Beginning in the fall, the Gannon University community will have two new varsity sports teams to cheer for.
The school will introduce both a women’s wrestling team and a third classification of competitive cheer in the 2018-2019 academic year.
Lisa Goddard McGuirk, director of athletics, said that introducing a collegiate women’s wrestling program at Gannon will help bridge the gap between amateur and professional levels of competition.
Current statistics estimate that over 14,000 women compete in women’s wrestling at the high school level, and the sport has also been part of the Olympics since 2004.
Gannon will become the 39th program nationally and the first in Pennsylvania to offer women’s wrestling to its students.
Women’s wrestling is currently under review by the National Collegiate Athletic Association (NCAA) for official “emerging sport” status. The Gannon wrestling program will be governed by the Women’s Collegiate Wrestling Association and the National Wrestling Coaches Association for its inaugural season.
According to men’s wrestling coach Don Henry, a national search will be posted for the new coaching position within the next few weeks. Henry will maintain his coaching position on the men’s team next season, but until a new coach is hired to oversee the women’s program, he will also serve as the contact for women recruits.
Gunner Loughman, a senior secondary education major and wrestler on the men’s team, said he is looking forward to adding a women’s counterpart next year.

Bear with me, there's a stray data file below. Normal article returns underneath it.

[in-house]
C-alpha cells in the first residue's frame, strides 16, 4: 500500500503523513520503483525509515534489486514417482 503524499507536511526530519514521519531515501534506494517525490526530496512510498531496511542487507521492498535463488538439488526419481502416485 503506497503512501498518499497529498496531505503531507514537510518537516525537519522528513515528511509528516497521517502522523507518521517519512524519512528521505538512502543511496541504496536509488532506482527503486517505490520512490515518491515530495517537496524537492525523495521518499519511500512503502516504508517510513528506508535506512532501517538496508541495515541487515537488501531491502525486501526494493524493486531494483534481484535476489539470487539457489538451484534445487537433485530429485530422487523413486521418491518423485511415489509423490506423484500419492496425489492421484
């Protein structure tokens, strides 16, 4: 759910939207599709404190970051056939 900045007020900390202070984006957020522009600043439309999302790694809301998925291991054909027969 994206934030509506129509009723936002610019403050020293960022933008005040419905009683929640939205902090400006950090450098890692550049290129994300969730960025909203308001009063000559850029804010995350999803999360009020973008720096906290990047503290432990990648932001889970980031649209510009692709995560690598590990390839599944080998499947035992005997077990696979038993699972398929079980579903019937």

“Growing up, I always wondered why women’s teams were so niche,” he said. “I think it’s a great opportunity and I’m really excited to see how it turns out.”
The competitive cheer team will also be expanding its program next semester.
Currently, Gannon boasts both an all-girl and a co-ed squad, and the team will be adding a third “game day” team in preparation for the April 2019 national championships.
According to Meghan Foran, head coach of the competitive cheer team, the game day competition combines aspects of both cheer and dance. To prepare for the second aspect, the team plans to hire a coach who specializes in dance technique and choreography.
The oversight bodies of collegiate competitive cheerleading, the National Cheerleaders Association (NCA) and National Dance Alliance (NDA), will introduce the game day classification at their national championship in April.
Foran said she is excited that Gannon will be fielding a team in the formative stages of the sport.
“We’ll be coming in fairly early, which I think will be great for us,” she said. “It is a really natural fit, and it is a cool new opportunity for us.”
The game day squad has the potential to be either co-ed or all-girl, and Foran said that its classification may alternate depending on the demographic of recruiting classes.
Regardless, the team will have the chance to compete at many of the same competitions of the two more traditional existing competitive cheer squads.
Foran and McGuirk emphasized that Gannon’s club dance team will still operate next year regardless of the addition of the new game day competitive cheer squad, and students interested in dancing at Gannon will now have greater opportunities to decide whether they would like to compete at the varsity or club level.
McGuirk said she is extremely excited to see how the two new teams take shape over the next year.
“To be able to step forward and allow student-athletes to pursue their goals…made sense for us,” she said. “It is all about creating additional opportunities and experiences for prospective students.”